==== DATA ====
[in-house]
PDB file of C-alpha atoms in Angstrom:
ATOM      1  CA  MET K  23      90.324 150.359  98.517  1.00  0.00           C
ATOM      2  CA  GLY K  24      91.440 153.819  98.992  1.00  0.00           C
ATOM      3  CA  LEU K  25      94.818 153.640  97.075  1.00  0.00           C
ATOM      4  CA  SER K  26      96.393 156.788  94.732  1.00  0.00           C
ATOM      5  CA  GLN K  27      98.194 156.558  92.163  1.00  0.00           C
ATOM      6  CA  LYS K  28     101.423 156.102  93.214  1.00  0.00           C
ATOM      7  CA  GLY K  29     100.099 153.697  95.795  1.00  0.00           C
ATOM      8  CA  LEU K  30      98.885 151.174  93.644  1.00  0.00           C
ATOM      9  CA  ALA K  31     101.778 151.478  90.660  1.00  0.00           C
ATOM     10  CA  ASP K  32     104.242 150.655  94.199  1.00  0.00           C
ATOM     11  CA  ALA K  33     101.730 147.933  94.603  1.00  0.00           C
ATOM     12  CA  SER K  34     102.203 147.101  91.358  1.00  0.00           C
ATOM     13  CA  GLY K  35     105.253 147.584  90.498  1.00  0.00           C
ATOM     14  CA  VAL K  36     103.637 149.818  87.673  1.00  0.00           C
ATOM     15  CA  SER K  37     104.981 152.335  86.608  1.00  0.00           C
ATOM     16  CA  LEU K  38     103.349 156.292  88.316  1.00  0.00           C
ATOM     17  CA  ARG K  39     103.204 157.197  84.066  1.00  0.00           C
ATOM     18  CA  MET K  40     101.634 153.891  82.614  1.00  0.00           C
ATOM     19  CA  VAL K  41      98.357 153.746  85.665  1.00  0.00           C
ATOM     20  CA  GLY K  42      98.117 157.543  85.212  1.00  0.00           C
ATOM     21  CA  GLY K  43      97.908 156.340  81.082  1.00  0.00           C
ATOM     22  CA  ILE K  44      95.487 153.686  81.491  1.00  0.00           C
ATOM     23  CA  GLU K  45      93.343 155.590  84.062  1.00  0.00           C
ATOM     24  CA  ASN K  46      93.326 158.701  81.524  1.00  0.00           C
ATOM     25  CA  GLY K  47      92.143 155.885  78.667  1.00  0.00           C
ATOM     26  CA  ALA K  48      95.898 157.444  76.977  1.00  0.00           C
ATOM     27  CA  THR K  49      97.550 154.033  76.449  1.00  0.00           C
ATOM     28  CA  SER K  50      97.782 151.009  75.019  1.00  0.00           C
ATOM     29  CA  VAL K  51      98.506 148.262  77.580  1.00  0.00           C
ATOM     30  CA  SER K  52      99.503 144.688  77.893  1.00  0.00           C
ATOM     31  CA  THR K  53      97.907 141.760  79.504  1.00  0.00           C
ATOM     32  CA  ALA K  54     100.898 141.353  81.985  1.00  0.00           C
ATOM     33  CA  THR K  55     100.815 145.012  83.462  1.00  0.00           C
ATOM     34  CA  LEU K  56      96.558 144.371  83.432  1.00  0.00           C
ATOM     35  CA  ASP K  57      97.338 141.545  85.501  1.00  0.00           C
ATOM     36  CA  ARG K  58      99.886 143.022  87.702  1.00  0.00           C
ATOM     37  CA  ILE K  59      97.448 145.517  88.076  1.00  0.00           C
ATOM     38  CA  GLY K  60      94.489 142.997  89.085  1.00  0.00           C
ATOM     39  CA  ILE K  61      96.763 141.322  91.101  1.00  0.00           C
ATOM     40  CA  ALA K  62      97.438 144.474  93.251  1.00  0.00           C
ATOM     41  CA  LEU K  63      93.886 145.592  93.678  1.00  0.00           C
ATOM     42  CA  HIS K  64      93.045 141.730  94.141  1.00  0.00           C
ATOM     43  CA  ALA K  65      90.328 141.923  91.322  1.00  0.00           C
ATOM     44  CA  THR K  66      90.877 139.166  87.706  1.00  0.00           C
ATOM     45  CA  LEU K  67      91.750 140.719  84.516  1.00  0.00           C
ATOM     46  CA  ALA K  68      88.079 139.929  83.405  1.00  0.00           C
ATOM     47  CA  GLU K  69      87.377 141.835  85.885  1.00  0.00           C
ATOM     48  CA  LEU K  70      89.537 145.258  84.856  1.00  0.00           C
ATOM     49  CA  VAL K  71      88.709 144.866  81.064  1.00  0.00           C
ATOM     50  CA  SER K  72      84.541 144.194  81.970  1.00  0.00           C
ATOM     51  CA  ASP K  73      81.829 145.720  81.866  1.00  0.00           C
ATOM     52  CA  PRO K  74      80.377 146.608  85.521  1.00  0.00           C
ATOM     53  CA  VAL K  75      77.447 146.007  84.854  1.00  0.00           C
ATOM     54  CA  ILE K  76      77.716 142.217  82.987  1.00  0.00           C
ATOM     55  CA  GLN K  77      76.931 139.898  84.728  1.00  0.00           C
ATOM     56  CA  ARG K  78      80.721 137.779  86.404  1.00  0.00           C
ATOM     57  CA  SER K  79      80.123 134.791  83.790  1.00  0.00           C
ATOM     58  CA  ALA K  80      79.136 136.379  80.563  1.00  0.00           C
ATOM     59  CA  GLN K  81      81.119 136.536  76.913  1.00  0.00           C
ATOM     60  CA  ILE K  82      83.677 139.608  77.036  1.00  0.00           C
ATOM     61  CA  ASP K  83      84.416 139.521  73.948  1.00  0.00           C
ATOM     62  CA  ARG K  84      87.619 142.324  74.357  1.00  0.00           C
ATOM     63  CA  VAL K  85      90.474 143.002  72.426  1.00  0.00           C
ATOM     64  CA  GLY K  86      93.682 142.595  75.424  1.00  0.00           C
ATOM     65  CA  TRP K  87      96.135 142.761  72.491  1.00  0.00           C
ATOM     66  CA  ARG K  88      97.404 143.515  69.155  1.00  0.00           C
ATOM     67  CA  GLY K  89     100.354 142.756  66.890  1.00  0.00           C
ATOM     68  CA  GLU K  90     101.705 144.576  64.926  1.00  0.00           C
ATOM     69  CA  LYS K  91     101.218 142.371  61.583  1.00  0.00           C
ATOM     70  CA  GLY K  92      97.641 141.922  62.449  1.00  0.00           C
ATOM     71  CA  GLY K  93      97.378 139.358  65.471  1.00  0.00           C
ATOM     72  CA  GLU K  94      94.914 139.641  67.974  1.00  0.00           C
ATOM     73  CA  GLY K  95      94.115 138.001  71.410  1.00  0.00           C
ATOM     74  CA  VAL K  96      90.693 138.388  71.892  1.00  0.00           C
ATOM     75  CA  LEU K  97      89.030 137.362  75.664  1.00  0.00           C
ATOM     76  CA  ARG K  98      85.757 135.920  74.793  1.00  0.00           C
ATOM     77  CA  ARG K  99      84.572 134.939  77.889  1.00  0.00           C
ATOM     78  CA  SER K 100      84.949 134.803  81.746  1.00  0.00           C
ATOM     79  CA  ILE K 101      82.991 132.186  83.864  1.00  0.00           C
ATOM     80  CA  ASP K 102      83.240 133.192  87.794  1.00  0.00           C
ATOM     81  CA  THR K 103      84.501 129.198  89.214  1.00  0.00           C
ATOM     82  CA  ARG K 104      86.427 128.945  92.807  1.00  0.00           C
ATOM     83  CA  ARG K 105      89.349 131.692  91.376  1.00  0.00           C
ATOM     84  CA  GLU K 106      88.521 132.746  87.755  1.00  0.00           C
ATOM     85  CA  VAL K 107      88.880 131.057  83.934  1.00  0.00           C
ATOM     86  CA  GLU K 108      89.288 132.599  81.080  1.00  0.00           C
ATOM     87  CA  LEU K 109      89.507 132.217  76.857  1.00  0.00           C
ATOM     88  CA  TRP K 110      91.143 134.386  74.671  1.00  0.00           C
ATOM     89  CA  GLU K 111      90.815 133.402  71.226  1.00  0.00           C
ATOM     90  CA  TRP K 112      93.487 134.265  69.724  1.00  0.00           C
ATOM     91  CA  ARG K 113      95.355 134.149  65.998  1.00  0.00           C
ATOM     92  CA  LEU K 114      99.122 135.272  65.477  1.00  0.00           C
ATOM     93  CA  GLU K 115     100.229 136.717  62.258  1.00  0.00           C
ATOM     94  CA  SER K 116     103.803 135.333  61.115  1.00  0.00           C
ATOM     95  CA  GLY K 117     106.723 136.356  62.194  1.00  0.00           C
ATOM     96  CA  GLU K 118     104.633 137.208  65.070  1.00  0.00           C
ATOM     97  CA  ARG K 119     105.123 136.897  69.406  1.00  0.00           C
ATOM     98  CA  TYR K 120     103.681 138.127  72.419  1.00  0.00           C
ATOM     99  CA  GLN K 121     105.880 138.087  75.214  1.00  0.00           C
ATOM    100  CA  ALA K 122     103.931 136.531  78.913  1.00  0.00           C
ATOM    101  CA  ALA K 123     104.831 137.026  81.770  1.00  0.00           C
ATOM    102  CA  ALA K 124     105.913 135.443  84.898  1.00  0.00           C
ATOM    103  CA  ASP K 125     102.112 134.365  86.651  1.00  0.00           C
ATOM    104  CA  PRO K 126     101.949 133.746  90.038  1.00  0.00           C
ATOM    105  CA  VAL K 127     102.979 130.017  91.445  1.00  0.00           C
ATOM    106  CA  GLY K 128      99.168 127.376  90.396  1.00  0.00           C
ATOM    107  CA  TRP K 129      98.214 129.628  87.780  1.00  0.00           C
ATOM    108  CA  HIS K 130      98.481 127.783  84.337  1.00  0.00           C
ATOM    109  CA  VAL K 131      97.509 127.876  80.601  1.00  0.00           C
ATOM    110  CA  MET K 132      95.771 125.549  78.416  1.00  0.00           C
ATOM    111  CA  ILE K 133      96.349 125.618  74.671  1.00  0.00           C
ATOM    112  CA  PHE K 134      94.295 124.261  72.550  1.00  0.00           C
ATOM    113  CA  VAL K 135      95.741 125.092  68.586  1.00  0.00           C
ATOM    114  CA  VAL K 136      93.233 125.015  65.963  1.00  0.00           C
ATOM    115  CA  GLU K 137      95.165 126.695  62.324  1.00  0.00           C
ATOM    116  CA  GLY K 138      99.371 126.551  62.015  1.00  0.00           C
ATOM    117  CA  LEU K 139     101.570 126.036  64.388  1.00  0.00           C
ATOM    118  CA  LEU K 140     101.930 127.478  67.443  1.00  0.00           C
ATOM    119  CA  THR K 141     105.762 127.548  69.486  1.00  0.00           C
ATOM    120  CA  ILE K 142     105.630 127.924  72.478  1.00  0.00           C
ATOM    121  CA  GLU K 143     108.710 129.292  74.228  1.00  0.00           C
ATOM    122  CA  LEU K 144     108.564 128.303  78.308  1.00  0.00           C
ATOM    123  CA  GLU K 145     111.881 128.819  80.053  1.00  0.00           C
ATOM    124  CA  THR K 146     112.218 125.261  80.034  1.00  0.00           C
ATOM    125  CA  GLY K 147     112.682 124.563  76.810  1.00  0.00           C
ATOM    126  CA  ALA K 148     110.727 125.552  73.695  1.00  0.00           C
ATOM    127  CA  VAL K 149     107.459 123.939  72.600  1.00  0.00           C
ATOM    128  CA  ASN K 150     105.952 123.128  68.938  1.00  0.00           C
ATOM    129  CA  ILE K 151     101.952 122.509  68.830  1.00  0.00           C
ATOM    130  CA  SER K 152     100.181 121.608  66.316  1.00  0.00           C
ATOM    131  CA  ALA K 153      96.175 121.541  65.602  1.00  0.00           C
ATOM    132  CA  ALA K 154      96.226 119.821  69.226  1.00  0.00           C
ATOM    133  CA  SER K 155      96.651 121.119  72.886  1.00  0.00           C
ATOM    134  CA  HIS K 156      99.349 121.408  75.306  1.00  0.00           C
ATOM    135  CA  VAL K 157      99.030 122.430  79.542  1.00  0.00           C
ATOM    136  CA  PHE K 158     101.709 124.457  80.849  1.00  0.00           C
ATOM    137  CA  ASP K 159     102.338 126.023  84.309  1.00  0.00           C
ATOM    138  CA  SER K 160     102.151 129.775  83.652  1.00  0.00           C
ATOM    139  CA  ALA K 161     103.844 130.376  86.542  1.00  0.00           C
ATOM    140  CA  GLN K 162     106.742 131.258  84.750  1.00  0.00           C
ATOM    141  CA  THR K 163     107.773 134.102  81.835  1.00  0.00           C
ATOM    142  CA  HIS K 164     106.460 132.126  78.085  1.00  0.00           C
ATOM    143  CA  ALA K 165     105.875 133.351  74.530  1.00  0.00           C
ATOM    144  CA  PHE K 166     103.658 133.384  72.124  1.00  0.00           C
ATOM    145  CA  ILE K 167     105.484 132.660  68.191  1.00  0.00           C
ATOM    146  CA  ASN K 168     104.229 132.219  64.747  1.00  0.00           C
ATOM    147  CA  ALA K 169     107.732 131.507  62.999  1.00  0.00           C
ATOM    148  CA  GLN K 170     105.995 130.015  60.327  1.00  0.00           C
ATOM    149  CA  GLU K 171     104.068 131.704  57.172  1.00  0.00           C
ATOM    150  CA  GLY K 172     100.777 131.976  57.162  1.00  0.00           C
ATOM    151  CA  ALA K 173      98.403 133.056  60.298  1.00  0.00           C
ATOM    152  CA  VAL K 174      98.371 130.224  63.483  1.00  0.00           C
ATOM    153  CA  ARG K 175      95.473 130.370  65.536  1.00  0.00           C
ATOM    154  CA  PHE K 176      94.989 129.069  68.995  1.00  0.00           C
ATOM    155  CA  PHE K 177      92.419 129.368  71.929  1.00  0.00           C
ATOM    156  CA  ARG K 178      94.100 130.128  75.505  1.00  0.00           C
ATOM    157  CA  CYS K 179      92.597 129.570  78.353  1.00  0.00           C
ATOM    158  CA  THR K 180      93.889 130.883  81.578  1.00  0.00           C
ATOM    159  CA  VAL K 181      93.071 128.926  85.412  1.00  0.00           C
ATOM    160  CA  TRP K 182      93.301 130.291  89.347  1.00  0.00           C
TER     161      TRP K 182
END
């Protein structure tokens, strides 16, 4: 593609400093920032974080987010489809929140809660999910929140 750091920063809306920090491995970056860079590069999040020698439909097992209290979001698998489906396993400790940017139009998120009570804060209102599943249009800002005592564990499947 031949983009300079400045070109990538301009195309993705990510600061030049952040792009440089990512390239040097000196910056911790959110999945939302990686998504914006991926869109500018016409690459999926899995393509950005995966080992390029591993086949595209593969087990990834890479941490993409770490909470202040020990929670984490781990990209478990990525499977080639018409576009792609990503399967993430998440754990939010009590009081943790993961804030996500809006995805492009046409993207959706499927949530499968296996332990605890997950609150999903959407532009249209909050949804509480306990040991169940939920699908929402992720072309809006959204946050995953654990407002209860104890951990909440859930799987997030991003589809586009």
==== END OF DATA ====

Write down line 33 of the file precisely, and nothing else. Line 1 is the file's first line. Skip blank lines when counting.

ATOM     31  CA  THR K  53      97.907 141.760  79.504  1.00  0.00           C